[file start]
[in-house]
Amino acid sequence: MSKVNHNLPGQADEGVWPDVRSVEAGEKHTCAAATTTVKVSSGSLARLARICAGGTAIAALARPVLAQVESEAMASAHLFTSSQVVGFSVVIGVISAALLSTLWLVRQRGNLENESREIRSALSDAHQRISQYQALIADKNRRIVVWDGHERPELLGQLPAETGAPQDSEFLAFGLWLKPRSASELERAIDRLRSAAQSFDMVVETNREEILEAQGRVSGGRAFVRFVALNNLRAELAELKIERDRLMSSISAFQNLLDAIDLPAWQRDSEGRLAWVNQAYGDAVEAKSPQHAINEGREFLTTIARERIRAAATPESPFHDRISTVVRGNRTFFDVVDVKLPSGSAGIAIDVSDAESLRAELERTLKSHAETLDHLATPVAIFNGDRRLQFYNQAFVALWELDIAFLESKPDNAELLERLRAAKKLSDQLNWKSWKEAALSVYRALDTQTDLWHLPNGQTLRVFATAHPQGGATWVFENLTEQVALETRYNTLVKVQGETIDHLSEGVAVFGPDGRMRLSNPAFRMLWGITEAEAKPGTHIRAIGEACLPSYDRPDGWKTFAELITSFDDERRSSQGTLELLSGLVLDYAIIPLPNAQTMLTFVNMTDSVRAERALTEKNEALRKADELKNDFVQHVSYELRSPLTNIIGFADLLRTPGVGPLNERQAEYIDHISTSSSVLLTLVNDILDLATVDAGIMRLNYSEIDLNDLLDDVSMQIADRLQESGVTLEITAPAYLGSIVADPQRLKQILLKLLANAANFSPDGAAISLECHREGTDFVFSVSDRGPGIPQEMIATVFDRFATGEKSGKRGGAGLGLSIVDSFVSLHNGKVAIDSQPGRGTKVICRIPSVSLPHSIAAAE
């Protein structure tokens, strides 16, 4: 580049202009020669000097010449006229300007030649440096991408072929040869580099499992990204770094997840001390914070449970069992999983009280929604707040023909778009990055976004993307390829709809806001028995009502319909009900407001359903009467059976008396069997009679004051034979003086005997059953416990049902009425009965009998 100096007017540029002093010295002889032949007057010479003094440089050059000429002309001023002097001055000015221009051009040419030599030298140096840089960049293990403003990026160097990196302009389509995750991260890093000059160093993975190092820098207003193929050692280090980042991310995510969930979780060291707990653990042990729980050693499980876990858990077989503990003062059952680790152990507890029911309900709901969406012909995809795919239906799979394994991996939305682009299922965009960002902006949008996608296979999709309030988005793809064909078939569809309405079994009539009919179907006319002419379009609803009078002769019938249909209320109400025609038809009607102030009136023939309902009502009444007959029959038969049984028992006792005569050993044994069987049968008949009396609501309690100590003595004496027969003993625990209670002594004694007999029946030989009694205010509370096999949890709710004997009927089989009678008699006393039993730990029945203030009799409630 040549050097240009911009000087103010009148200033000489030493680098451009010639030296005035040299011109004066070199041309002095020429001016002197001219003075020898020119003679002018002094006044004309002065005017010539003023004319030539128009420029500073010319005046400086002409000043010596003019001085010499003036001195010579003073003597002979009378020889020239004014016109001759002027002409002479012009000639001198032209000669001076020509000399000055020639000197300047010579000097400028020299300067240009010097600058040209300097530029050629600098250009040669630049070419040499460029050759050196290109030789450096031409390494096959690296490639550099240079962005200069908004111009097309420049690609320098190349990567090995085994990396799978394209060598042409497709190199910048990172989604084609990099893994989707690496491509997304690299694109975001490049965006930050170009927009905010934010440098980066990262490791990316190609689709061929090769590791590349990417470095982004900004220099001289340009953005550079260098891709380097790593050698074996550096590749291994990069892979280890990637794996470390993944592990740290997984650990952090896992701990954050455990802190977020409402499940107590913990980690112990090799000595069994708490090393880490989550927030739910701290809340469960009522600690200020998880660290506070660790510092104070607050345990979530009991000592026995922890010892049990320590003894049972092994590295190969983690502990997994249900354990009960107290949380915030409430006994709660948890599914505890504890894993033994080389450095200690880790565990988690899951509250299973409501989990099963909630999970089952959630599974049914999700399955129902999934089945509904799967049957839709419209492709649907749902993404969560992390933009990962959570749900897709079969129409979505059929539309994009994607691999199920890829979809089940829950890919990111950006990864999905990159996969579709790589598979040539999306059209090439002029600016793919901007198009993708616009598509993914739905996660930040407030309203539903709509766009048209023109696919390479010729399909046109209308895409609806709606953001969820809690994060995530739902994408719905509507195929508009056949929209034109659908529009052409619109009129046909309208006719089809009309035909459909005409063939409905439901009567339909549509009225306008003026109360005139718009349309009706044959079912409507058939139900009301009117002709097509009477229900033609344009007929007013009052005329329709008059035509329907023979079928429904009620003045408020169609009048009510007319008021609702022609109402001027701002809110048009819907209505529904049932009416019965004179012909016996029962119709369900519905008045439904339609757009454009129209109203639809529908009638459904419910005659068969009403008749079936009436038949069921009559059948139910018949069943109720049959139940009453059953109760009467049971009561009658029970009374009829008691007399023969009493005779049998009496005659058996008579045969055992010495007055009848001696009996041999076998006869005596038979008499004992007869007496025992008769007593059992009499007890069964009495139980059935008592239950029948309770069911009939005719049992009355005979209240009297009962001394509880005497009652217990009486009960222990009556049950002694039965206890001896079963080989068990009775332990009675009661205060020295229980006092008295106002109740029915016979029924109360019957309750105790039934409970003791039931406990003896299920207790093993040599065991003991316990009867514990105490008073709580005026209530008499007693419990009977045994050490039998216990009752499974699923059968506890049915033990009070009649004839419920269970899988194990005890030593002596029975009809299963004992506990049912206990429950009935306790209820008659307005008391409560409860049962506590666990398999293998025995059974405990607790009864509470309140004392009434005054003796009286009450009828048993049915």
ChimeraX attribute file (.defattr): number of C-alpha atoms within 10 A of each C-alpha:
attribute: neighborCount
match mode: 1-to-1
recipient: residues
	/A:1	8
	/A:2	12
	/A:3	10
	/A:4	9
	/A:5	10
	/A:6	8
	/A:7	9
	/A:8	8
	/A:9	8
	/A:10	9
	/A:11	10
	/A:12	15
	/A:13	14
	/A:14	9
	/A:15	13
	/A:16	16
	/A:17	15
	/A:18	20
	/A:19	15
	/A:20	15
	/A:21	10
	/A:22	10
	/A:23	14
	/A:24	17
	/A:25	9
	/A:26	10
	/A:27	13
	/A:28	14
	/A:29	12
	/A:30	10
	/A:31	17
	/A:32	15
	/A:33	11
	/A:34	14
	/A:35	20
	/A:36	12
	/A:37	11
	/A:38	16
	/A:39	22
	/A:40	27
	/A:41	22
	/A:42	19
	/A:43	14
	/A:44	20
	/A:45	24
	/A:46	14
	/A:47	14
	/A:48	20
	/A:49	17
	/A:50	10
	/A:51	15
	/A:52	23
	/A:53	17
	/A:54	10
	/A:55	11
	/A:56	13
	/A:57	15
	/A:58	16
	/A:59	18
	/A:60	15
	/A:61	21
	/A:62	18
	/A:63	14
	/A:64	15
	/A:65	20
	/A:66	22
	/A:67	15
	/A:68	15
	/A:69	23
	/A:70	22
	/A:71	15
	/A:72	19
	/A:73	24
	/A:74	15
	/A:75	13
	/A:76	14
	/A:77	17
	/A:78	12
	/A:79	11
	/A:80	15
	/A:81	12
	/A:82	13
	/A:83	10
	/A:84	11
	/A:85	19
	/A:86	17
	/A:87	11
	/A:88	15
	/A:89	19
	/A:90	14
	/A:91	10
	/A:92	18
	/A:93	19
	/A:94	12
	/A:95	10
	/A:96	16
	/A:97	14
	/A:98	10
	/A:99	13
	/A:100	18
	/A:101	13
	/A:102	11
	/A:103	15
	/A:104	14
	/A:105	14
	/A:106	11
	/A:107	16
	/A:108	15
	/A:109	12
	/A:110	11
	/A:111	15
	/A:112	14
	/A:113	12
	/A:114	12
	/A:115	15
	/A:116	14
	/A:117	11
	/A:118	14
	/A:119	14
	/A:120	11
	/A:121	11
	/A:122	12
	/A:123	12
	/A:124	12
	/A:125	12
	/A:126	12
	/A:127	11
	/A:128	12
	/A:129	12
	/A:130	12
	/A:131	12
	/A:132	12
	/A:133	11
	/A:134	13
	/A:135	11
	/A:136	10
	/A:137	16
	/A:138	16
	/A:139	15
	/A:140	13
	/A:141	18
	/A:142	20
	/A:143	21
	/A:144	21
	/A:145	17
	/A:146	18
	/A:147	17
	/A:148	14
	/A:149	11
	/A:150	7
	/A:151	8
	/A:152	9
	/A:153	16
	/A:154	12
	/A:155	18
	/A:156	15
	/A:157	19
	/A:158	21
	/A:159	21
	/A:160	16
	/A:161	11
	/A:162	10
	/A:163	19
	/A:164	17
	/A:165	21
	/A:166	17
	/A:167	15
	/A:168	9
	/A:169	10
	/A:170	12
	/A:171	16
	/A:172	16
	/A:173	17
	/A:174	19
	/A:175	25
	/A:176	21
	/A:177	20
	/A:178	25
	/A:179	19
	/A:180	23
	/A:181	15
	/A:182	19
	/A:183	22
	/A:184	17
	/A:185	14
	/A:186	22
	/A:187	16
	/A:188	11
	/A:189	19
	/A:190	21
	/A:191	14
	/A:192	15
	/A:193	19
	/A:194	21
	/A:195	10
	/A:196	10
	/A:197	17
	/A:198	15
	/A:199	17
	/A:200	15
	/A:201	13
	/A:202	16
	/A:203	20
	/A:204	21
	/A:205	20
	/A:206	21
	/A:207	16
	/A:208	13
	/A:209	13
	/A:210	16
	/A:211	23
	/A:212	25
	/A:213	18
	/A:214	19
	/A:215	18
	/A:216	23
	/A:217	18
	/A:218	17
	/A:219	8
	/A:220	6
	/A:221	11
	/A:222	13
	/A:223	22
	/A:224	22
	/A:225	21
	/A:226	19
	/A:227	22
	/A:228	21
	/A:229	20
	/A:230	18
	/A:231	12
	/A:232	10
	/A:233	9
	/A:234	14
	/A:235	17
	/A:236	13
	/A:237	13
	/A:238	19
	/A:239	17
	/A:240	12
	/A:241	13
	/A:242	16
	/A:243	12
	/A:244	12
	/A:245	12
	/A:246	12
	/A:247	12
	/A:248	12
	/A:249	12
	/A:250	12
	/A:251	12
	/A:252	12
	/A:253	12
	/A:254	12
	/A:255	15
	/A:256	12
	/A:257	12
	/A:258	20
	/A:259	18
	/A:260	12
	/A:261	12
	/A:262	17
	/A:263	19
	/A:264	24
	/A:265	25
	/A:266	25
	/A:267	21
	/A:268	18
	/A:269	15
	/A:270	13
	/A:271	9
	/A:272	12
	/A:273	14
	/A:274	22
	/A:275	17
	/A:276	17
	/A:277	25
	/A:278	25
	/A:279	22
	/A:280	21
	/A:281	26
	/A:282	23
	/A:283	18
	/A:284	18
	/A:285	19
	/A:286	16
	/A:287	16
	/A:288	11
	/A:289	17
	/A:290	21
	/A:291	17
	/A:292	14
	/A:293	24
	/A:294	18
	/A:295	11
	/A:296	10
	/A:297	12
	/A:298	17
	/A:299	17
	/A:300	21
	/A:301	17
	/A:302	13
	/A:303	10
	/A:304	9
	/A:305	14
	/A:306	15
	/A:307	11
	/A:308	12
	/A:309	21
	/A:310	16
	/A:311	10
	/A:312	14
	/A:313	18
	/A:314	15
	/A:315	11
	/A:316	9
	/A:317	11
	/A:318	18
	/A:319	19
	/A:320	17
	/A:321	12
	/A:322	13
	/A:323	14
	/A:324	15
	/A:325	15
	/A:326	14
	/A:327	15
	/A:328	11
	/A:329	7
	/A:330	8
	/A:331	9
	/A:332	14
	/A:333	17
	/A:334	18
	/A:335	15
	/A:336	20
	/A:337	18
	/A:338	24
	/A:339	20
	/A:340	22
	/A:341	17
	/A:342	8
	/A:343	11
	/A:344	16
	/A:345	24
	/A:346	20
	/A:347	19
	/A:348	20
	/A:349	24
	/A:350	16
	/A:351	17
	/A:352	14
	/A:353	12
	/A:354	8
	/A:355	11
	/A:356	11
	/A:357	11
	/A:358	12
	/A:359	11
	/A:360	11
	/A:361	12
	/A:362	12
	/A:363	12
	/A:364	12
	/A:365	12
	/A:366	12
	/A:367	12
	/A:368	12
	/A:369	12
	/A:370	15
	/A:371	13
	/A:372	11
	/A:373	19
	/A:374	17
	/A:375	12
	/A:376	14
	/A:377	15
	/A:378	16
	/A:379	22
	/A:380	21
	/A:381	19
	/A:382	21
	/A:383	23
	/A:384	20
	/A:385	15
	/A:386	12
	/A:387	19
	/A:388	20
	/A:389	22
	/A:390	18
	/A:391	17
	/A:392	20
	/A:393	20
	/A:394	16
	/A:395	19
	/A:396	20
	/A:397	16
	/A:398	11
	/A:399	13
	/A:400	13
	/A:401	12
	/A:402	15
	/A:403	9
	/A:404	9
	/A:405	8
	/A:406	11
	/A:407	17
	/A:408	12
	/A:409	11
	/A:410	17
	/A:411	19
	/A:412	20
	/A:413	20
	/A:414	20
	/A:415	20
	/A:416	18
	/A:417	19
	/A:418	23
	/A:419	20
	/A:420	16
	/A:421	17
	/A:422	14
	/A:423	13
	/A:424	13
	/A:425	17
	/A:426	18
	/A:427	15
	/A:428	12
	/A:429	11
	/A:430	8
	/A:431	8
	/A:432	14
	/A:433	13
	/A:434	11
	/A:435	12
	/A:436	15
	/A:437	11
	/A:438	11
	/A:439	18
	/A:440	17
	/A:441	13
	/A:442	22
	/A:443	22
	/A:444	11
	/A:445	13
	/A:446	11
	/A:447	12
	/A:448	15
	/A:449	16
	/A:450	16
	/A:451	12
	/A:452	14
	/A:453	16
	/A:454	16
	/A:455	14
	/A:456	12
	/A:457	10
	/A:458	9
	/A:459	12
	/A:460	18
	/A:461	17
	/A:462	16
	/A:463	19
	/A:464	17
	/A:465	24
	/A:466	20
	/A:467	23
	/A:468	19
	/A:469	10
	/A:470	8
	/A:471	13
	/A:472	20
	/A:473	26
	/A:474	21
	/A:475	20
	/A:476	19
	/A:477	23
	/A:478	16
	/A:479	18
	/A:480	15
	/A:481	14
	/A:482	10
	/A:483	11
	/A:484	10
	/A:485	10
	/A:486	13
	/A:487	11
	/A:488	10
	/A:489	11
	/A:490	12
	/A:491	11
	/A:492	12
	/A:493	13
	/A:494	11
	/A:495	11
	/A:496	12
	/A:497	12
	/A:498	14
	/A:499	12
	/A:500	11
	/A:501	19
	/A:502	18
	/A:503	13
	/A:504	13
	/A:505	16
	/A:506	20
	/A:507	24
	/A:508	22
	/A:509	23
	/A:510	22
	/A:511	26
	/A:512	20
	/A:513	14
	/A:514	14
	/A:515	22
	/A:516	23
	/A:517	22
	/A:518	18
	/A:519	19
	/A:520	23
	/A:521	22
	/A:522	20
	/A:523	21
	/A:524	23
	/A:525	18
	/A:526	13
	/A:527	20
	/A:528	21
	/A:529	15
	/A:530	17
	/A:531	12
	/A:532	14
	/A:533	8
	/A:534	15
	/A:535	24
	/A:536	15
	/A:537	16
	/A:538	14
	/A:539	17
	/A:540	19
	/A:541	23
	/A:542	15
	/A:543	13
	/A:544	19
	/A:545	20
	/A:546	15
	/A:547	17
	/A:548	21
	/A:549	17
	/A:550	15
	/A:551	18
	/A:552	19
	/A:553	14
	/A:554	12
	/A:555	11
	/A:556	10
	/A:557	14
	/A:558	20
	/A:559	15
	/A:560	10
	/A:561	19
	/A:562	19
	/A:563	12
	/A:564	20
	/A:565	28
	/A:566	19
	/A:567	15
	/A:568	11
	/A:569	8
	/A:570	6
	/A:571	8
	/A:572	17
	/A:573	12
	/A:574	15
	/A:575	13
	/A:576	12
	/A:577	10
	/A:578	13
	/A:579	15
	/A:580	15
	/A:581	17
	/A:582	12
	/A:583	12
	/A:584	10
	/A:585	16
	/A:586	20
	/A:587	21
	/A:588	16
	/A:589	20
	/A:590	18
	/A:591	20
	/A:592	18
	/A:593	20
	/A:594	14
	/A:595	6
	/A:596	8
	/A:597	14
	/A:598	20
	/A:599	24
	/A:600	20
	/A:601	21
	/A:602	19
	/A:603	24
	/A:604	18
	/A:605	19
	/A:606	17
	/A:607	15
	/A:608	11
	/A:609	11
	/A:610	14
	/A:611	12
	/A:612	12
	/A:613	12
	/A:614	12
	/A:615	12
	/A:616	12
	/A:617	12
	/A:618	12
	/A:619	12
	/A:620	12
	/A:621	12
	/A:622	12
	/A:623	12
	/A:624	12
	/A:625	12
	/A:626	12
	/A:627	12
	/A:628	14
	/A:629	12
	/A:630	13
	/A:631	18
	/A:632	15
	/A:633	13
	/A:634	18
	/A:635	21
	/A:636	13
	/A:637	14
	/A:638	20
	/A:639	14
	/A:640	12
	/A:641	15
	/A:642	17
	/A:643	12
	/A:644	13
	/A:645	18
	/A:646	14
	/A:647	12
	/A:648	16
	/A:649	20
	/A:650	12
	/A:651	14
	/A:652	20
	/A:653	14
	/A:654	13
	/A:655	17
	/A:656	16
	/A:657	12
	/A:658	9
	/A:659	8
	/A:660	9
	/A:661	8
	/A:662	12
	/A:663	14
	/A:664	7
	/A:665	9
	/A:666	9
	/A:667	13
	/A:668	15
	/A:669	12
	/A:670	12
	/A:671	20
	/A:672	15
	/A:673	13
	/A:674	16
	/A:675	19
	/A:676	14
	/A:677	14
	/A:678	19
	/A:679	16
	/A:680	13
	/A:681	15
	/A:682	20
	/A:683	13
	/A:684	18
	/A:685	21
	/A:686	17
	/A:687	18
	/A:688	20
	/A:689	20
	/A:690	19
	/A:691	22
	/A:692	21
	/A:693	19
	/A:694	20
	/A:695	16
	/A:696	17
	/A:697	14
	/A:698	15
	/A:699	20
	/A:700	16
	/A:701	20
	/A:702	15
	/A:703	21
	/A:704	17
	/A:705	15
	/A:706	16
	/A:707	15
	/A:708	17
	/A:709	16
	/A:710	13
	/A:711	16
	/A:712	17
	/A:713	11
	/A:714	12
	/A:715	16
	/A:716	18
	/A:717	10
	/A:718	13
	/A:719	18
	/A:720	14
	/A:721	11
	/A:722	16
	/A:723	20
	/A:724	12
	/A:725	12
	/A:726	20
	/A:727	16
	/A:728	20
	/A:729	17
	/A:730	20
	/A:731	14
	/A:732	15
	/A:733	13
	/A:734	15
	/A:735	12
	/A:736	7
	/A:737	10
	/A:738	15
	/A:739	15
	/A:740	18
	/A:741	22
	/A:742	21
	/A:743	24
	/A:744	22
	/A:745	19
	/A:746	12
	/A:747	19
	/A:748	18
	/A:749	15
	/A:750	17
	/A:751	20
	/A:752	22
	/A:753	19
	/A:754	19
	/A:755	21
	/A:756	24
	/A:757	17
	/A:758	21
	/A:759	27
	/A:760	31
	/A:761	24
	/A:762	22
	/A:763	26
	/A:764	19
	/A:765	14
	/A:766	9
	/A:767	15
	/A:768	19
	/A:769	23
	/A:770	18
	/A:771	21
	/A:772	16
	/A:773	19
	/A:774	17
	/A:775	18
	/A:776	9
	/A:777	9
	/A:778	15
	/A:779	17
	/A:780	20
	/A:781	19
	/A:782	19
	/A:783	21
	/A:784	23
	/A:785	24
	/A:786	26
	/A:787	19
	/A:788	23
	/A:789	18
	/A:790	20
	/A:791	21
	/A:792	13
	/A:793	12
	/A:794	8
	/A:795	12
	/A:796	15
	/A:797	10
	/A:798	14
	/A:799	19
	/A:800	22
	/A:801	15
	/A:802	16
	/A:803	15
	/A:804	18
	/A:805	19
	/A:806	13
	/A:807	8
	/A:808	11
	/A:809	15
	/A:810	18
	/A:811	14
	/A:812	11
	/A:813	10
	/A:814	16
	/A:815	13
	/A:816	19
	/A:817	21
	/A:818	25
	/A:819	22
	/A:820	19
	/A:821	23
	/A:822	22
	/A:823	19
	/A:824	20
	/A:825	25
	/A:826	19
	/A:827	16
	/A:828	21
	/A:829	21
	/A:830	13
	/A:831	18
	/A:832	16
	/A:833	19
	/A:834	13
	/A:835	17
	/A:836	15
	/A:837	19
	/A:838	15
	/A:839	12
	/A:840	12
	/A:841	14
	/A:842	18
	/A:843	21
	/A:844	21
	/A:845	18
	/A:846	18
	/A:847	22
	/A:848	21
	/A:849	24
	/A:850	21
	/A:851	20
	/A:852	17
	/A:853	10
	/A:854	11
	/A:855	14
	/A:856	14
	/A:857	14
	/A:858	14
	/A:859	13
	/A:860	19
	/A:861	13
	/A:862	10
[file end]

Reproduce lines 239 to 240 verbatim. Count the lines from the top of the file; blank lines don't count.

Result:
	/A:232	10
	/A:233	9